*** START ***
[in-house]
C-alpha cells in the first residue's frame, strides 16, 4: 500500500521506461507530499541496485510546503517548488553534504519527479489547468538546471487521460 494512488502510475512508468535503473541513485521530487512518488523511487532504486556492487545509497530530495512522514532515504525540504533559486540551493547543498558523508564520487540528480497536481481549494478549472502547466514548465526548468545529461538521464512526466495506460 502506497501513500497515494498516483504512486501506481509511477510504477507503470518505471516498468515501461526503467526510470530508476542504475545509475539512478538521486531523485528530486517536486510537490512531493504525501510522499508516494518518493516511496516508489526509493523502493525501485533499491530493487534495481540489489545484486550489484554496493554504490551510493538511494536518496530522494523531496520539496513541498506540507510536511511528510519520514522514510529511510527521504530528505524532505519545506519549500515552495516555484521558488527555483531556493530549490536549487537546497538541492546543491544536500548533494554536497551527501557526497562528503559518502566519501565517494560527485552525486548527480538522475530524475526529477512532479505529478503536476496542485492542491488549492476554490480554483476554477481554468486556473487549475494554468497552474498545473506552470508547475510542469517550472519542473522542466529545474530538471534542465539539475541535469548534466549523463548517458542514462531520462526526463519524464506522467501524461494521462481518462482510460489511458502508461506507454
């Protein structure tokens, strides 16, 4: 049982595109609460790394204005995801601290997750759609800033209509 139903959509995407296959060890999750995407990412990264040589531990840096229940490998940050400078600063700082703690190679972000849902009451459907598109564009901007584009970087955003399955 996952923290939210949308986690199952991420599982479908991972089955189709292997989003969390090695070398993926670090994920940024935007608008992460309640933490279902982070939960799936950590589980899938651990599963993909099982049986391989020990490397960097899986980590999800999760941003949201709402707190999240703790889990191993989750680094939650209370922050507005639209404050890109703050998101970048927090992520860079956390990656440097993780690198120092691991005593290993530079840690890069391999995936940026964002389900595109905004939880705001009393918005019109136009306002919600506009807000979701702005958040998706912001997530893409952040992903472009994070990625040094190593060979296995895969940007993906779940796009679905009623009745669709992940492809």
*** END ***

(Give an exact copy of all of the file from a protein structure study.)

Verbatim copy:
[in-house]
C-alpha cells in the first residue's frame, strides 16, 4: 500500500521506461507530499541496485510546503517548488553534504519527479489547468538546471487521460 494512488502510475512508468535503473541513485521530487512518488523511487532504486556492487545509497530530495512522514532515504525540504533559486540551493547543498558523508564520487540528480497536481481549494478549472502547466514548465526548468545529461538521464512526466495506460 502506497501513500497515494498516483504512486501506481509511477510504477507503470518505471516498468515501461526503467526510470530508476542504475545509475539512478538521486531523485528530486517536486510537490512531493504525501510522499508516494518518493516511496516508489526509493523502493525501485533499491530493487534495481540489489545484486550489484554496493554504490551510493538511494536518496530522494523531496520539496513541498506540507510536511511528510519520514522514510529511510527521504530528505524532505519545506519549500515552495516555484521558488527555483531556493530549490536549487537546497538541492546543491544536500548533494554536497551527501557526497562528503559518502566519501565517494560527485552525486548527480538522475530524475526529477512532479505529478503536476496542485492542491488549492476554490480554483476554477481554468486556473487549475494554468497552474498545473506552470508547475510542469517550472519542473522542466529545474530538471534542465539539475541535469548534466549523463548517458542514462531520462526526463519524464506522467501524461494521462481518462482510460489511458502508461506507454
């Protein structure tokens, strides 16, 4: 049982595109609460790394204005995801601290997750759609800033209509 139903959509995407296959060890999750995407990412990264040589531990840096229940490998940050400078600063700082703690190679972000849902009451459907598109564009901007584009970087955003399955 996952923290939210949308986690199952991420599982479908991972089955189709292997989003969390090695070398993926670090994920940024935007608008992460309640933490279902982070939960799936950590589980899938651990599963993909099982049986391989020990490397960097899986980590999800999760941003949201709402707190999240703790889990191993989750680094939650209370922050507005639209404050890109703050998101970048927090992520860079956390990656440097993780690198120092691991005593290993530079840690890069391999995936940026964002389900595109905004939880705001009393918005019109136009306002919600506009807000979701702005958040998706912001997530893409952040992903472009994070990625040094190593060979296995895969940007993906779940796009679905009623009745669709992940492809």